The Ethics of Watsuji Tetsuro
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The Ethics of Watsuji Tetsuro book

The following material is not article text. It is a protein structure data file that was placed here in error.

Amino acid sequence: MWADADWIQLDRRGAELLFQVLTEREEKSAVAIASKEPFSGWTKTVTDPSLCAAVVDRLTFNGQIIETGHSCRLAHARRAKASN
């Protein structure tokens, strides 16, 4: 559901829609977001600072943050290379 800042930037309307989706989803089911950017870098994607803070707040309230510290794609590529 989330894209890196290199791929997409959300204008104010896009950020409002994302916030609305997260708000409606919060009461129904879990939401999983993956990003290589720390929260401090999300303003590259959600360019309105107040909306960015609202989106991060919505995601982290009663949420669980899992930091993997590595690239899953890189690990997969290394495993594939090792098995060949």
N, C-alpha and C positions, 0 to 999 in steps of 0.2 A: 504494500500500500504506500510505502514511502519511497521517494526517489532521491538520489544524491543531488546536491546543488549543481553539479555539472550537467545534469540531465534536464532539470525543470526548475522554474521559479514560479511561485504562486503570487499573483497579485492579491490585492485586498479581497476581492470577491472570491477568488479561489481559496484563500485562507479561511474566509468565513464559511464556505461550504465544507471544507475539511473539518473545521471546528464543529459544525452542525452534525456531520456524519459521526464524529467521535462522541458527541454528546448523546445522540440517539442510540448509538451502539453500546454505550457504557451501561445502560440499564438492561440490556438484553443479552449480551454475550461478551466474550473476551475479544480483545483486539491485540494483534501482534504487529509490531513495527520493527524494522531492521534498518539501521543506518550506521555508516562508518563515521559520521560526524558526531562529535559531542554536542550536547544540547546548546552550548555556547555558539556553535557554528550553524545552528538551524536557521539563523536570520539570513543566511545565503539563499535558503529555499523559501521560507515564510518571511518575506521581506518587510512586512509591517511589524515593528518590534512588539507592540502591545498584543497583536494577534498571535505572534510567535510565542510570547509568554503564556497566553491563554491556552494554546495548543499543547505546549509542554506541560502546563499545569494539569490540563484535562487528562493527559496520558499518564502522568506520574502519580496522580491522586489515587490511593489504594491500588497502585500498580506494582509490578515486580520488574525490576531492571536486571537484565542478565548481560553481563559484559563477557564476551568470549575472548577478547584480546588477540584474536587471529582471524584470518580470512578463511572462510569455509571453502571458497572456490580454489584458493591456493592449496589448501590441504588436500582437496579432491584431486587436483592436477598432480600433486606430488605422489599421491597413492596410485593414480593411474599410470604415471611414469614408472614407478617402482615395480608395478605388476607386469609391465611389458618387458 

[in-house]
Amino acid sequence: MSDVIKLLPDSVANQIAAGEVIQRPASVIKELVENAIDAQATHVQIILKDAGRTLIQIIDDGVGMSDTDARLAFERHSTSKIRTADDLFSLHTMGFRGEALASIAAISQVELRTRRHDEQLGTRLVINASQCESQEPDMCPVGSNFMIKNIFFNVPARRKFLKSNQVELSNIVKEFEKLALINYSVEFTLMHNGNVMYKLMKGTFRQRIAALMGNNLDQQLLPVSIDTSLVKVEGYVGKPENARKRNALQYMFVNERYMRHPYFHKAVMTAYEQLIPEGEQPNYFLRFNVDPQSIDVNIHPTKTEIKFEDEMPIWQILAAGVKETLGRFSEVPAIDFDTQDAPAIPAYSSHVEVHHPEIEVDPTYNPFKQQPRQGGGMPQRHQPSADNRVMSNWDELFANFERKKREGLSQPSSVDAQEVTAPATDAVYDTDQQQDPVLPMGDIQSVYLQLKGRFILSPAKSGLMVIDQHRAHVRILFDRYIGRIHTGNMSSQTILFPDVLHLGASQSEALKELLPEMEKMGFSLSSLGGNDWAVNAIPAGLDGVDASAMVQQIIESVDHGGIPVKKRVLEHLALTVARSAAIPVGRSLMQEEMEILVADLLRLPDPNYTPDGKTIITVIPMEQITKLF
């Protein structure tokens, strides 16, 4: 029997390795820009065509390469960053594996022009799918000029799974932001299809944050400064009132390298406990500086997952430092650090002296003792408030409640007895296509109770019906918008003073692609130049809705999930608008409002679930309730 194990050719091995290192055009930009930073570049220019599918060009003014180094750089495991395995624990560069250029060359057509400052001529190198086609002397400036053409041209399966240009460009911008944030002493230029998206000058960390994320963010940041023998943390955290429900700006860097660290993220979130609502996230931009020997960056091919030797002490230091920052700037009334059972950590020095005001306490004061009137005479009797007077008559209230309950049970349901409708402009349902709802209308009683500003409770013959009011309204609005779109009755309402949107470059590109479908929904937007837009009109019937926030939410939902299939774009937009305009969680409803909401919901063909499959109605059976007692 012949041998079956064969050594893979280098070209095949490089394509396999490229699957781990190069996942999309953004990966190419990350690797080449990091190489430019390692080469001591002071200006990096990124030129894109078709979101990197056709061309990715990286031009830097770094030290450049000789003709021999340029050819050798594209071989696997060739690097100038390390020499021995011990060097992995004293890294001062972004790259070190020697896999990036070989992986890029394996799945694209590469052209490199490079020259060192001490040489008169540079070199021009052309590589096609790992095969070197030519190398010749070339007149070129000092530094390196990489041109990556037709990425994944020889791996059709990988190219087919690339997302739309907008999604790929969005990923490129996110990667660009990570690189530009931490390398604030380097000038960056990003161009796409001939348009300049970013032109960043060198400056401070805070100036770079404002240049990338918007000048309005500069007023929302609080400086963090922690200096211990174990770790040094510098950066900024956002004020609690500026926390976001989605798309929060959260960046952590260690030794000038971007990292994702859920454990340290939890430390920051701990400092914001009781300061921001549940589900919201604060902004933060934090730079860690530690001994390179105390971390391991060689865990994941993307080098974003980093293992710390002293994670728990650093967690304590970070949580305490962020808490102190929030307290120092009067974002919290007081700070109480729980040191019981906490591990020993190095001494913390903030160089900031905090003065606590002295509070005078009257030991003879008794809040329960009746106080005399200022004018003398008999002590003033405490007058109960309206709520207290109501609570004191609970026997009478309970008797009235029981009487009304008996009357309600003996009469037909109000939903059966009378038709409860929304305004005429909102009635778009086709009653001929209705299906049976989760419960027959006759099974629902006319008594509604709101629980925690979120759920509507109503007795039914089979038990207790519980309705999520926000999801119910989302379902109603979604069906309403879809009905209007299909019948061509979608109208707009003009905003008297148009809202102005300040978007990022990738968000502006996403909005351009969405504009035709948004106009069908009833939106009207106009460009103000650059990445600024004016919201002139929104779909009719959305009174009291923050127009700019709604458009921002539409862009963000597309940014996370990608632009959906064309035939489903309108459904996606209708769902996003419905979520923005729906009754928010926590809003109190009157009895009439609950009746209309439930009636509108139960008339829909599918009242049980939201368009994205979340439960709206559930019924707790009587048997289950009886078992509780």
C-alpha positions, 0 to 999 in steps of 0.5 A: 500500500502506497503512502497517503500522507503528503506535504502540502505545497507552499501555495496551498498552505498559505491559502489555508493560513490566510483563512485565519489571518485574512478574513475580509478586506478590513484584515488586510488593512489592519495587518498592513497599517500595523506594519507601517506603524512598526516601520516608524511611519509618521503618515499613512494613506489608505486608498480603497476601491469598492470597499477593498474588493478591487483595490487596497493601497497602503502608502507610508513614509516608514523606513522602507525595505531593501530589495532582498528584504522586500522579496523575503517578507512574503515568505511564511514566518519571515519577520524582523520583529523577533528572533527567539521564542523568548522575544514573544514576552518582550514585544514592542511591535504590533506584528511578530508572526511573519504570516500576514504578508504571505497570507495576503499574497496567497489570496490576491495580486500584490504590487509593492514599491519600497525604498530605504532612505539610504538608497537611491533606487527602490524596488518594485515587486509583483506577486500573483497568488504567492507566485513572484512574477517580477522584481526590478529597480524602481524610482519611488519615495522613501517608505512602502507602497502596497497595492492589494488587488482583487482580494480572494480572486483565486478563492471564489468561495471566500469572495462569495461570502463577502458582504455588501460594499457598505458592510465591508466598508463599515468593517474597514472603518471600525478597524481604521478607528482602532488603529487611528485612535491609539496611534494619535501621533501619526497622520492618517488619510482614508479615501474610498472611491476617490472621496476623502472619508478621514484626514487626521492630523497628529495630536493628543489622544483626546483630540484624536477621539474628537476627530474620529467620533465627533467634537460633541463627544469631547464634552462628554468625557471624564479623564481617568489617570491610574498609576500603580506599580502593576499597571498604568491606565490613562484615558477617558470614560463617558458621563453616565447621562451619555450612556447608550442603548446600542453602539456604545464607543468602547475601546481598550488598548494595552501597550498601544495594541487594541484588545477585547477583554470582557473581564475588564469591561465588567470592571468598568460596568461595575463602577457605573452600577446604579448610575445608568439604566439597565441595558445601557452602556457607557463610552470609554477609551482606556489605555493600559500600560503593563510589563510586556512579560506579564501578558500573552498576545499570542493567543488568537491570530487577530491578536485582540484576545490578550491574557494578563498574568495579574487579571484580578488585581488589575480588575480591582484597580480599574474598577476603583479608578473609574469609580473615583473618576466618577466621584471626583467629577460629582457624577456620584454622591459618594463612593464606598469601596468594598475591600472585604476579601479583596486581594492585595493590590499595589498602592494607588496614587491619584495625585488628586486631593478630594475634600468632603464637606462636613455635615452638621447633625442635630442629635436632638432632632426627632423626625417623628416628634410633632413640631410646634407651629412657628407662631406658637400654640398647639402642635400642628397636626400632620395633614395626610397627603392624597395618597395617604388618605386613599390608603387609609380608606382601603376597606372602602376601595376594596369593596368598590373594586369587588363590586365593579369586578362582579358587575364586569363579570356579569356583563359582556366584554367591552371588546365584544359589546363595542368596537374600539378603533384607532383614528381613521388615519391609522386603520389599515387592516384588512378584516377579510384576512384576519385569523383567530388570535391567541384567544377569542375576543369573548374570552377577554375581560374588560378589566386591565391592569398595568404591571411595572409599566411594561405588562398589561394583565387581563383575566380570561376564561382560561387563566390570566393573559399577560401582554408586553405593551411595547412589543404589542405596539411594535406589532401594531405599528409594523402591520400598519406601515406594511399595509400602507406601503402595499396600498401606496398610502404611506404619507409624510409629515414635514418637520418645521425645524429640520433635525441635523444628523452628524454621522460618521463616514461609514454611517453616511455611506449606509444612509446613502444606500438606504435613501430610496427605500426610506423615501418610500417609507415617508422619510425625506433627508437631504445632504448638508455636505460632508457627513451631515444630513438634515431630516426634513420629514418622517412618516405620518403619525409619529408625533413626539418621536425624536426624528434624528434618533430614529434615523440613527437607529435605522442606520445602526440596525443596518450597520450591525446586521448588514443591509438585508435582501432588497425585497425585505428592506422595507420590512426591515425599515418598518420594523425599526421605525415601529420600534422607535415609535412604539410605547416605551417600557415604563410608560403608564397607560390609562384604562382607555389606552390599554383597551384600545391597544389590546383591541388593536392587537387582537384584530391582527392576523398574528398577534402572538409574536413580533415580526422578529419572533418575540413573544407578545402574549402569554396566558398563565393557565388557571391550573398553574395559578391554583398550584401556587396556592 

Watsuji Tetsuro, the major Japanese philosopher whose influence spanned from the Pre-War to Post-War periods, received a considerable amount of foreign attention up until the 1960s. This included the attention of such notable scholars as Robert Bellah. Also, La Fleur carried out research covering the Buddhistic aspects of Watsuji's work and Dilworth produced a translation of part of Watsuji's magnum opus, Ethics.1 Yet from the 1970s on, interest in this thinker among non-Japanese waned. It may have been that the Revisionist view of Japan that became predominant since that time led to a disregard for thought considered nationalistic or narcissistic? In Watsuji's case, certain of his works, including Pilgrimage to the Ancient Temples and National Isolation: Japan's Tragedy,3 would come into that category. However, whether one wishes to criticise or defend such works, the fact remains that they are perennially popular in their land of origin and so an understanding of them is indispensable.